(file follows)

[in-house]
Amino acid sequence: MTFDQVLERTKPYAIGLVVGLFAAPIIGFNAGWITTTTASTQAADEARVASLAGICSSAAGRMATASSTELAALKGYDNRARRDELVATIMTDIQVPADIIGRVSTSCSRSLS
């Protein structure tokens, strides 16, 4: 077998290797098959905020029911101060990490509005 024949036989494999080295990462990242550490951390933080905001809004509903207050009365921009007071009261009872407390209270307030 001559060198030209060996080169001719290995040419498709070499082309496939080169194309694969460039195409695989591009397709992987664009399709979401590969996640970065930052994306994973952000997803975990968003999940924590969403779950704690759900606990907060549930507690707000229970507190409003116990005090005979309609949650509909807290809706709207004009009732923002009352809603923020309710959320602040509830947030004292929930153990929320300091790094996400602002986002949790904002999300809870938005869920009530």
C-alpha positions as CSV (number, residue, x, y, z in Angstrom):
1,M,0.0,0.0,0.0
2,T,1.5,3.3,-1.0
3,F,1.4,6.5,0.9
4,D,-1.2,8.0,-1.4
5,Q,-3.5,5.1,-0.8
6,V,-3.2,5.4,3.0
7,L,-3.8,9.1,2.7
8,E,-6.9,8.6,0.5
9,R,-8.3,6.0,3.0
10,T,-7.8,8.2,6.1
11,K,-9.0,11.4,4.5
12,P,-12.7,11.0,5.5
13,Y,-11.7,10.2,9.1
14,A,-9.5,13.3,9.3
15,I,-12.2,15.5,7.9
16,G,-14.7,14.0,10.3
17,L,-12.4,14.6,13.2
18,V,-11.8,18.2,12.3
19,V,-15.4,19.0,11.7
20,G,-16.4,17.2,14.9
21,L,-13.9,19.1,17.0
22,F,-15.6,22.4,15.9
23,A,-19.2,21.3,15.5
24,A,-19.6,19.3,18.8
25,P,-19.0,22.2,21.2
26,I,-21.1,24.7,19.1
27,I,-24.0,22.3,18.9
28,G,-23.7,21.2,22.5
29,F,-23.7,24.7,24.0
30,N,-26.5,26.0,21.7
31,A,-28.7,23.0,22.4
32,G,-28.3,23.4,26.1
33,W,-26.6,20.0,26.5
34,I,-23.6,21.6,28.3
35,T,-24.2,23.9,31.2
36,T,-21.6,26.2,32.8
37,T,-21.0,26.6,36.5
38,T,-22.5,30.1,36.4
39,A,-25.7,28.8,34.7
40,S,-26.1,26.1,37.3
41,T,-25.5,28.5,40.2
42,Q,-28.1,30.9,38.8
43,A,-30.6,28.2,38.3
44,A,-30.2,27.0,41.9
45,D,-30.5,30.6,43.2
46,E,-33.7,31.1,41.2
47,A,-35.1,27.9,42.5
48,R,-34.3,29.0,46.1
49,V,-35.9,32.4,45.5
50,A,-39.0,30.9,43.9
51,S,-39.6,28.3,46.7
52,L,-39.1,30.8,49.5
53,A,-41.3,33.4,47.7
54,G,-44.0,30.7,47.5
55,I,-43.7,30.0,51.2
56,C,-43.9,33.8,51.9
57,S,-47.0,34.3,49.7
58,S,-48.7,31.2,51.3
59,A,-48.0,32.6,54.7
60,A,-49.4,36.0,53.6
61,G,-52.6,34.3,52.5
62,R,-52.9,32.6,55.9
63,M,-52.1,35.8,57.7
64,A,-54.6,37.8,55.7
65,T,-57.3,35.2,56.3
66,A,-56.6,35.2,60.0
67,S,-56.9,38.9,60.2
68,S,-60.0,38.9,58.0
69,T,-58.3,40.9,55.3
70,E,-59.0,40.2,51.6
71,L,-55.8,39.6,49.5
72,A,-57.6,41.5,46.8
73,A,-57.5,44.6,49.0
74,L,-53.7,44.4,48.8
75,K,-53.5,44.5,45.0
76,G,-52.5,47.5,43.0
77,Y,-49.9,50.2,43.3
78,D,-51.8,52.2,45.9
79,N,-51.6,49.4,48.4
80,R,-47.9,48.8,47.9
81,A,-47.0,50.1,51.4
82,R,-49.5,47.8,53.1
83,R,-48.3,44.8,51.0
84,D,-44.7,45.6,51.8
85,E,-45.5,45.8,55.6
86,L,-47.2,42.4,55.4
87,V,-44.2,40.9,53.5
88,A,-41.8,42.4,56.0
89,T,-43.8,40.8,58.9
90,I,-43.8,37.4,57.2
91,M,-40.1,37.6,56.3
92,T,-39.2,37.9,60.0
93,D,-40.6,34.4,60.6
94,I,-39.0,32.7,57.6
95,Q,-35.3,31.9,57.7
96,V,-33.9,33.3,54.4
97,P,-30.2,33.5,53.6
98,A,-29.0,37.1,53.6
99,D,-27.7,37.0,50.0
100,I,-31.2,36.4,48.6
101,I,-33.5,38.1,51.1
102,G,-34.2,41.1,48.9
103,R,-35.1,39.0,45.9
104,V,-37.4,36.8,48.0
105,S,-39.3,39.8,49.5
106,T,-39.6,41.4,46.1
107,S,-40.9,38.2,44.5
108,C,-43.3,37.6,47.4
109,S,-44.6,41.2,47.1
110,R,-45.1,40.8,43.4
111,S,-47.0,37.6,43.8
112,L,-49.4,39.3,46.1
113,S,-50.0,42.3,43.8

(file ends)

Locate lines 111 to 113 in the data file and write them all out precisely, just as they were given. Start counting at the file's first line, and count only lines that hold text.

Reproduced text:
107,S,-40.9,38.2,44.5
108,C,-43.3,37.6,47.4
109,S,-44.6,41.2,47.1